Does the 'one meal a day' diet work? Experts outline the pros and cons

Is eating a single meal all day a quick-fix calorie-counting approach that leaves you hungry and lethargic, or a safe diet for quick yet sustainable weight loss?

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Last month, British actress and former Bond girl Jane Seymour, 69, declared that one of the reasons she was confident she could play the role of a woman in her 20s was due to her “rigid self-discipline” in eating just a single meal a day, a dietary routine she has followed since she was 17.

While that might sound bizarre, a cursory glance at the almost-septuagenarian appears to back up her claim, as she certainly looks decades younger than her age.

The “one meal a day” (Omad) approach to dieting and calorie-intake has an army of ardent admirers, including Twitter chief executive Jack Dorsey, Kate Middleton’s socialite sister Pippa, and Hollywood stars Liz Hurley, Jennifer Aniston, Brooke Shields, Channing Tatum and Chris Pratt, among others.

Along with the Omad approach, old-fashioned calorie reduction neatly packed under new names and in new guises has become a favourite approach for those hoping to shed weight fast. Intermittent fasting; 5:2 (capping food intake to under 500 calories twice a week); alternate-day fasting (capping intake to 500 calories on alternate days); time-restricted windows of eating, such as 16/8 (fasting for 16 hours a day and eating within an 8-hour window), along with 24-hour fasts once or twice a week have become the latest fads to strike a chord with those looking for the next quick fix when it comes to diet and weight loss.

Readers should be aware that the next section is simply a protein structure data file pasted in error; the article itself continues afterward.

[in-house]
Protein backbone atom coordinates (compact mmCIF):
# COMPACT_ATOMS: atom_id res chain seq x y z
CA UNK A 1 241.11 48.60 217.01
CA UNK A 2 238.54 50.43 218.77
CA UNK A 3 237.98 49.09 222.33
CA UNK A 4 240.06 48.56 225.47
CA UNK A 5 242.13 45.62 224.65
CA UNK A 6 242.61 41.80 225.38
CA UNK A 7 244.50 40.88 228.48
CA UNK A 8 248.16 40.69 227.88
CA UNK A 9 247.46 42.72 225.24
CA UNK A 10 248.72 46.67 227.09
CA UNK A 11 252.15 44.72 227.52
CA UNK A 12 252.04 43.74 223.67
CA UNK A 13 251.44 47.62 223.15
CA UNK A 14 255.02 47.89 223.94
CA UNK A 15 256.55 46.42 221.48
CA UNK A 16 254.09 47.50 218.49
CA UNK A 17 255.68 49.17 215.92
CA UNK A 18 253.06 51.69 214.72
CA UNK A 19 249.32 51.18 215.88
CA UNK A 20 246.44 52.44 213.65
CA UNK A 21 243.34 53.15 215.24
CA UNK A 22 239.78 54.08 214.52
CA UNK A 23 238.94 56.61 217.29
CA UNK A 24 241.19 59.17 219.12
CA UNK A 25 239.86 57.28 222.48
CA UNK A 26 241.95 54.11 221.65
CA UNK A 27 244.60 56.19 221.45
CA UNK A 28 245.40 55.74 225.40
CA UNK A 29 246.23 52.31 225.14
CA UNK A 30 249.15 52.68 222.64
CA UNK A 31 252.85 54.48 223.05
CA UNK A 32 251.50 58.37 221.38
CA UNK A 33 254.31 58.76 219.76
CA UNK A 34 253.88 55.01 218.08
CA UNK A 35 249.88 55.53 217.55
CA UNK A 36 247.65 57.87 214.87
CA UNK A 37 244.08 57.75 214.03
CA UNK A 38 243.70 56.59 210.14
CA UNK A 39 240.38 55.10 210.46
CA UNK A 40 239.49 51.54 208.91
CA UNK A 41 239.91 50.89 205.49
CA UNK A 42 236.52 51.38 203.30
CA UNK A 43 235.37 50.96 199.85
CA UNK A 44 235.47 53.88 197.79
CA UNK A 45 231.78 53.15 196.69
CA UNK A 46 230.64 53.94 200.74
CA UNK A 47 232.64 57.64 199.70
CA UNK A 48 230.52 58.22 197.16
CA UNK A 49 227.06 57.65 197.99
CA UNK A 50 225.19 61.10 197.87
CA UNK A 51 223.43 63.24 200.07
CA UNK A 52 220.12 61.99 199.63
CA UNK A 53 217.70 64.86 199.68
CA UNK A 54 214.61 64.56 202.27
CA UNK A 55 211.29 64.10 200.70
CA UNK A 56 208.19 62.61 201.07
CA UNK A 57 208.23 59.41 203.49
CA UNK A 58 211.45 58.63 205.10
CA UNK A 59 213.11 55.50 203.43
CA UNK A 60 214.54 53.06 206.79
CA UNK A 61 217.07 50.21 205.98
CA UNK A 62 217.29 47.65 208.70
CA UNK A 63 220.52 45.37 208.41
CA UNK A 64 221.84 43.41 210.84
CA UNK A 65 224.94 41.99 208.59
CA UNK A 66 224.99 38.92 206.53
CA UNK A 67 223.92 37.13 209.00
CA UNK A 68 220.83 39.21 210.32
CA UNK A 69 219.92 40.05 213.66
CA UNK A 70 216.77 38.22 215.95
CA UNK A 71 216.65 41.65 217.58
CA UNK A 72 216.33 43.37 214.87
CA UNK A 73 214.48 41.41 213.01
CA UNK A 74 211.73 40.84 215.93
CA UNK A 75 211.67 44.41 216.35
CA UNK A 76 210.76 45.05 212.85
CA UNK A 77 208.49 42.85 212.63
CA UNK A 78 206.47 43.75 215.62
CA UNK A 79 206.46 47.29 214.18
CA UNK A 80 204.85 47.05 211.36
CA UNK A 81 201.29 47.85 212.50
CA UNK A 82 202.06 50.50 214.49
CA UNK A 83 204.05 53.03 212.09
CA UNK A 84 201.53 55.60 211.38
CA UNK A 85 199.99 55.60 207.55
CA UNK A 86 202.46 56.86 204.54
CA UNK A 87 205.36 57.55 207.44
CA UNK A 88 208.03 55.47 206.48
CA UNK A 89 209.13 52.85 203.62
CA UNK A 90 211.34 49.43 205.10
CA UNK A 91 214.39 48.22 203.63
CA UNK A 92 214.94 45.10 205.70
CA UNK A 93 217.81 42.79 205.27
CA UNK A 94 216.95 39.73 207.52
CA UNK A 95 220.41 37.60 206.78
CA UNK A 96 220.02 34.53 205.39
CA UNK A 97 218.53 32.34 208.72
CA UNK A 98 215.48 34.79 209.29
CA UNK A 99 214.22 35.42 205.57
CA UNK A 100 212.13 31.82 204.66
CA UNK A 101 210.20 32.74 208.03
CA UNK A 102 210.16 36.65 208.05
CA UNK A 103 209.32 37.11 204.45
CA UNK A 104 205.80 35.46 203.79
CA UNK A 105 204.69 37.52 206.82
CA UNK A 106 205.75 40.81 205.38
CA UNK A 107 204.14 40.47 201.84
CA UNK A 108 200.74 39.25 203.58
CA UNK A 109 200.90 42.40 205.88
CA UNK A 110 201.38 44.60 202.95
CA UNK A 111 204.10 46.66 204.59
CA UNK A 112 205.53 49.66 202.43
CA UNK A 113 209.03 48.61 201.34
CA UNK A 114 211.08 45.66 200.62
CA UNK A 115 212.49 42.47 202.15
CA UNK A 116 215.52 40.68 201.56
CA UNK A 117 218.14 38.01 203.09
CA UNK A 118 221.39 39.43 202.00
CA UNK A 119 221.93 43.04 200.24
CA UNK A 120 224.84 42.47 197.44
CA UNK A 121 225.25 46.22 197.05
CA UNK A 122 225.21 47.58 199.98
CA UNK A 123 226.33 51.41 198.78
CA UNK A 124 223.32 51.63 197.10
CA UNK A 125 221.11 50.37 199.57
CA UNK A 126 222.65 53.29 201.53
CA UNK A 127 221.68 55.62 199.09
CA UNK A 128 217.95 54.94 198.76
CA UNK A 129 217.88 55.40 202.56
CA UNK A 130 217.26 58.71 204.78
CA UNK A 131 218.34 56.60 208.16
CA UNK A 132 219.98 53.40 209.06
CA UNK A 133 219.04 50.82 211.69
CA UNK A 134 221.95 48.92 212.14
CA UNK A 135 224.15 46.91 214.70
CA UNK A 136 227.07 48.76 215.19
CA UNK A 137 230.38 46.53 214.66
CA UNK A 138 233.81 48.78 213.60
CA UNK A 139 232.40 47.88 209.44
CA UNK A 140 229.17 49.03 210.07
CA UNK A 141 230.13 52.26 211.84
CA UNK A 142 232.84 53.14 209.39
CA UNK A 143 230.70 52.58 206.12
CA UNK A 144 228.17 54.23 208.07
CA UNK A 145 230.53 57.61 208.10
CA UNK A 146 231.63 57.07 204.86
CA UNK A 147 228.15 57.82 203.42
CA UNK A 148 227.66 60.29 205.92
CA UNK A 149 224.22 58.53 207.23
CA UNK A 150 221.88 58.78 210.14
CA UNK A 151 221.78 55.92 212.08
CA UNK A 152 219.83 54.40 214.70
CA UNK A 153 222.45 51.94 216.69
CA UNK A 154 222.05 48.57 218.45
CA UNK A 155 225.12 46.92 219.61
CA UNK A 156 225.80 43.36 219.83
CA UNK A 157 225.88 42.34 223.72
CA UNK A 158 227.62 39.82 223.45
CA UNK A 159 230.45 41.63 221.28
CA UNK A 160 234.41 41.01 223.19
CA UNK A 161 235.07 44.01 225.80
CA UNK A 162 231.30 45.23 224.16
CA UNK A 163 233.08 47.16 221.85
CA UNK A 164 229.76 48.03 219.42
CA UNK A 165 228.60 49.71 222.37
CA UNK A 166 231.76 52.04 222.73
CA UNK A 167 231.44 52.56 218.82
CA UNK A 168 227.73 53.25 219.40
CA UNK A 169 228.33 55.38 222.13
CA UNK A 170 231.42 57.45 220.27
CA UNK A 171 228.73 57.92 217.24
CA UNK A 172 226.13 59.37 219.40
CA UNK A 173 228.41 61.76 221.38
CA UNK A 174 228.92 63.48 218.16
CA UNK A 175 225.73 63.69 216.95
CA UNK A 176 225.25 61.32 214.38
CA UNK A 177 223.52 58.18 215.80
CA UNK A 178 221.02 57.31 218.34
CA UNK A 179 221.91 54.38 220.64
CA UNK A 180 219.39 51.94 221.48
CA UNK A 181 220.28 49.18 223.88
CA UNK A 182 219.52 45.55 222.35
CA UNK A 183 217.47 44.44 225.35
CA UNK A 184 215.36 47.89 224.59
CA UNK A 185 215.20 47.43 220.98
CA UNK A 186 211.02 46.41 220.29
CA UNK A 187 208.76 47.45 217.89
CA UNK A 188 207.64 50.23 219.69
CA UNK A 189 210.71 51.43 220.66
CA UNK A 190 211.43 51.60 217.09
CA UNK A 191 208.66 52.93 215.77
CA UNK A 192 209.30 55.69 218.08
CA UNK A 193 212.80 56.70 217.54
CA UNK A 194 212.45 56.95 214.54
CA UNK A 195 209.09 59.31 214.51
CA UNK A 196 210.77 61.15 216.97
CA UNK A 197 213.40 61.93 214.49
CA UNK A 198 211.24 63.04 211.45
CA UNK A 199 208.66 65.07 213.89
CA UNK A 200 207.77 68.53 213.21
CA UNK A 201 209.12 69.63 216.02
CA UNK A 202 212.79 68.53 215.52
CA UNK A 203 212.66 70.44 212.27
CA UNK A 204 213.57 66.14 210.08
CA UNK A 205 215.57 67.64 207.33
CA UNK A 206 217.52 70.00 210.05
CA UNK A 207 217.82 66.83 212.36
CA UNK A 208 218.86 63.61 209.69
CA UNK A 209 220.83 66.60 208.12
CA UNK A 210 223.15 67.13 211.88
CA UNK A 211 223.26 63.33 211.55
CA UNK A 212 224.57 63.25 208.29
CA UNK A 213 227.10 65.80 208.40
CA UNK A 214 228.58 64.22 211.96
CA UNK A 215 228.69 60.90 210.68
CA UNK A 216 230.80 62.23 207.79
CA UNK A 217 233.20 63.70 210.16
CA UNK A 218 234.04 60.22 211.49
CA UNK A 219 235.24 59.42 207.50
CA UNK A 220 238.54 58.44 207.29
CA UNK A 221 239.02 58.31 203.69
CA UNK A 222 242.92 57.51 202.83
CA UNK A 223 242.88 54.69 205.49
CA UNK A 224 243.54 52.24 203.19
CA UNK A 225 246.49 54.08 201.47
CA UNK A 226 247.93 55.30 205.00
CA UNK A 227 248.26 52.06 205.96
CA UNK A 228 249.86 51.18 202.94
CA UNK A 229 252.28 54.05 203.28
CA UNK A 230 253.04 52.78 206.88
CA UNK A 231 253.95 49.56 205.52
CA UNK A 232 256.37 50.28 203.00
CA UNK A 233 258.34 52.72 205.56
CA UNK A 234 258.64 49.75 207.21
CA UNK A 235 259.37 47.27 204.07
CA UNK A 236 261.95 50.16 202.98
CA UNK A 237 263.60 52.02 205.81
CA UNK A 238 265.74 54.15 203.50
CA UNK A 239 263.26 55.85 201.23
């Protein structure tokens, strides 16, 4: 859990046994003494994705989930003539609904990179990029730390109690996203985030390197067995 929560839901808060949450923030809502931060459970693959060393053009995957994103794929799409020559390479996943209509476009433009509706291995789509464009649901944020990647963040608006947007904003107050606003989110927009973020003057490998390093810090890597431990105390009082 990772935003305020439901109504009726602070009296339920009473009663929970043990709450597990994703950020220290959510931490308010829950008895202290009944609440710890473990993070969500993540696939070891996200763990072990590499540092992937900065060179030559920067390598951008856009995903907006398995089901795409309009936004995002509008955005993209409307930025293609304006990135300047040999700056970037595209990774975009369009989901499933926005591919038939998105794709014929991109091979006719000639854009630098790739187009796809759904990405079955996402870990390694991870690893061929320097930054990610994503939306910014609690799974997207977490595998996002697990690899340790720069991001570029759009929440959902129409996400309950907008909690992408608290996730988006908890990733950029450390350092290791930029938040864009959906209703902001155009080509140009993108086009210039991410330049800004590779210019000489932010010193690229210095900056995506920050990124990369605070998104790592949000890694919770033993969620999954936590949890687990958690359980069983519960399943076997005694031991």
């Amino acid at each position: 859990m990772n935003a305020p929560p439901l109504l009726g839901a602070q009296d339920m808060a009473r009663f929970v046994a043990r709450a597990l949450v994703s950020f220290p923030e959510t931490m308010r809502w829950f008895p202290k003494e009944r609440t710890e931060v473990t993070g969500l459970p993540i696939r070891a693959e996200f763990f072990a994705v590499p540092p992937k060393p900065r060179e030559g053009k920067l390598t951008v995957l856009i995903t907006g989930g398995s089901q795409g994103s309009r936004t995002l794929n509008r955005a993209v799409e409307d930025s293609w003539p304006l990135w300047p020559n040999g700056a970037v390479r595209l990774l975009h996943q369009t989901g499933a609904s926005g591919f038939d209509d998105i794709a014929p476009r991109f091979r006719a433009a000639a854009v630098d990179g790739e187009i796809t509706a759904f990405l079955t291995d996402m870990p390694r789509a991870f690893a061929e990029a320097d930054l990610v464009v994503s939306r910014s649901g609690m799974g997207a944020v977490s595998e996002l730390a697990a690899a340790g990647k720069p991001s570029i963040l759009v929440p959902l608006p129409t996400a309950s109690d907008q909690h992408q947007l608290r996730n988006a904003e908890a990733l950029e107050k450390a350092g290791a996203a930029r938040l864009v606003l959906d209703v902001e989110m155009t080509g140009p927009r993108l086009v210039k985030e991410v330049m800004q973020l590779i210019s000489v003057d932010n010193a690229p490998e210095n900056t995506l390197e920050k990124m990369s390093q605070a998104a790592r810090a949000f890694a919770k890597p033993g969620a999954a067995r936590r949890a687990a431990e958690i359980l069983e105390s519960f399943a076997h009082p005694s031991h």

What is the one meal a day approach?

Omad works on the calorie-deficit principle. Most people with no major underlying health issues will lose weight if their bodies are forced into an eating regimen that significantly restricts the inflow of calories – if you are going to eat one meal a day, it is likely, in theory, that you will eat far fewer calories than if you were to eat three big meals, four medium meals or six small meals.

Dr Nicole Sirotin, chair of preventive medicine at Cleveland Clinic Abu Dhabi, explains how fasting essentially works. “Normally, glucose and fatty acids are the means of energy for cells. The body uses the glucose from our food for immediate energy, while the fatty acids are stored in our fat cells – the adipose tissues –as triglycerides. But when you’re fasting, those triglycerides get broken down and are used by your body for energy. The liver converts the fatty acids into ketone bodies, which the body then uses for energy.”

Since Omad is simply a more extreme form of fasting, if you don’t mind the continuous self-restraint and are in reasonably good health, it’s likely you will end up losing weight while on it. For those who find the mental gymnastics of continuously counting calories to be the most difficult part of committing to an eating plan, Omad does, to some degree, simplify things.

‘It is not sustainable’

Clinical dietician and founder of Simply Health Mitun De Sarkar, however, is not a big fan of the Omad approach. “My take on any extreme eating pattern has always been the same: it works for a short-term, but for most it is not sustainable in the long run.

“Having one meal a day is popular with some intermittent fasters as it gives them a longer window of fasting, but it’s important to ensure that even in that one meal, the dieter is eating healthy and making absolutely sure that they are getting all the important nutrients in the requisite amounts, and that they are not bingeing on high-calorie, high-sugar processed foods that will cause more harm to the digestive systems and cause other long-term issues. Having one meal a day is not a licence to eat junk once a day and then over-compensate for the rest of the time.”

Held hostage by the hunger hormone